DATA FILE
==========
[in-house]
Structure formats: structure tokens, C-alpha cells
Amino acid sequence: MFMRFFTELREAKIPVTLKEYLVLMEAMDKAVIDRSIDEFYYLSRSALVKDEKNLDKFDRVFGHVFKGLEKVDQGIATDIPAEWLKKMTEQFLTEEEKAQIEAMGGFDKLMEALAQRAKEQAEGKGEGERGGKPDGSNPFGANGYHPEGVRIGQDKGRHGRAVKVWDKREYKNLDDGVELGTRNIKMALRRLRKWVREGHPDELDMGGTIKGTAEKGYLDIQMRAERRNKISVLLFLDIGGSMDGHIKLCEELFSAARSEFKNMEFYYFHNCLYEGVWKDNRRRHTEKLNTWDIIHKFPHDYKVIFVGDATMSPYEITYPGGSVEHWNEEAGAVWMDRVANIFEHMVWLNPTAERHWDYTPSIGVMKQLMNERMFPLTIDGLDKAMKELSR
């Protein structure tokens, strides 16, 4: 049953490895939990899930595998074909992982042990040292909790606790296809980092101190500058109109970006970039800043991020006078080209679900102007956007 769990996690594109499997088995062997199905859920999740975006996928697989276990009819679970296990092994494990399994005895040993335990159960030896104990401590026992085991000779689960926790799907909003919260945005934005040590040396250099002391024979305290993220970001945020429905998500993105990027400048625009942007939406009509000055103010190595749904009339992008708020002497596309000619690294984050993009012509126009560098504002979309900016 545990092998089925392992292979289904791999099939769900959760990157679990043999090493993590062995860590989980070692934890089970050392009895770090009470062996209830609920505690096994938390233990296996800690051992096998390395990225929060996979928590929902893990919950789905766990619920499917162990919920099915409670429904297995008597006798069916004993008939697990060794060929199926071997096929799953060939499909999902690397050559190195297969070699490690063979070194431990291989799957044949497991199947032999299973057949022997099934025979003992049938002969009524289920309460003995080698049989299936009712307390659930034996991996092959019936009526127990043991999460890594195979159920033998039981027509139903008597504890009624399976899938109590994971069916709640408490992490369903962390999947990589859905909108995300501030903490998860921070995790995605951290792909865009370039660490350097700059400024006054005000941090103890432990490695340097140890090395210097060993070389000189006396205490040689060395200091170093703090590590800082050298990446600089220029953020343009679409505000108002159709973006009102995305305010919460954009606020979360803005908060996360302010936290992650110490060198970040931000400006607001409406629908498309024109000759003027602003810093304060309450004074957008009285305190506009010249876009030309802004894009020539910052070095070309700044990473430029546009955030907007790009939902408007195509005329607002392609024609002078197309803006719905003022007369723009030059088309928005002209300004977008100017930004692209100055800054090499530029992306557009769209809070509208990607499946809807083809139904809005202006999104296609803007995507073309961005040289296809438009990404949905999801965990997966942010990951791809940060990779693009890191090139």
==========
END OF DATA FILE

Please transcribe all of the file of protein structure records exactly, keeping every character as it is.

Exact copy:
[in-house]
Structure formats: structure tokens, C-alpha cells
Amino acid sequence: MFMRFFTELREAKIPVTLKEYLVLMEAMDKAVIDRSIDEFYYLSRSALVKDEKNLDKFDRVFGHVFKGLEKVDQGIATDIPAEWLKKMTEQFLTEEEKAQIEAMGGFDKLMEALAQRAKEQAEGKGEGERGGKPDGSNPFGANGYHPEGVRIGQDKGRHGRAVKVWDKREYKNLDDGVELGTRNIKMALRRLRKWVREGHPDELDMGGTIKGTAEKGYLDIQMRAERRNKISVLLFLDIGGSMDGHIKLCEELFSAARSEFKNMEFYYFHNCLYEGVWKDNRRRHTEKLNTWDIIHKFPHDYKVIFVGDATMSPYEITYPGGSVEHWNEEAGAVWMDRVANIFEHMVWLNPTAERHWDYTPSIGVMKQLMNERMFPLTIDGLDKAMKELSR
């Protein structure tokens, strides 16, 4: 049953490895939990899930595998074909992982042990040292909790606790296809980092101190500058109109970006970039800043991020006078080209679900102007956007 769990996690594109499997088995062997199905859920999740975006996928697989276990009819679970296990092994494990399994005895040993335990159960030896104990401590026992085991000779689960926790799907909003919260945005934005040590040396250099002391024979305290993220970001945020429905998500993105990027400048625009942007939406009509000055103010190595749904009339992008708020002497596309000619690294984050993009012509126009560098504002979309900016 545990092998089925392992292979289904791999099939769900959760990157679990043999090493993590062995860590989980070692934890089970050392009895770090009470062996209830609920505690096994938390233990296996800690051992096998390395990225929060996979928590929902893990919950789905766990619920499917162990919920099915409670429904297995008597006798069916004993008939697990060794060929199926071997096929799953060939499909999902690397050559190195297969070699490690063979070194431990291989799957044949497991199947032999299973057949022997099934025979003992049938002969009524289920309460003995080698049989299936009712307390659930034996991996092959019936009526127990043991999460890594195979159920033998039981027509139903008597504890009624399976899938109590994971069916709640408490992490369903962390999947990589859905909108995300501030903490998860921070995790995605951290792909865009370039660490350097700059400024006054005000941090103890432990490695340097140890090395210097060993070389000189006396205490040689060395200091170093703090590590800082050298990446600089220029953020343009679409505000108002159709973006009102995305305010919460954009606020979360803005908060996360302010936290992650110490060198970040931000400006607001409406629908498309024109000759003027602003810093304060309450004074957008009285305190506009010249876009030309802004894009020539910052070095070309700044990473430029546009955030907007790009939902408007195509005329607002392609024609002078197309803006719905003022007369723009030059088309928005002209300004977008100017930004692209100055800054090499530029992306557009769209809070509208990607499946809807083809139904809005202006999104296609803007995507073309961005040289296809438009990404949905999801965990997966942010990951791809940060990779693009890191090139």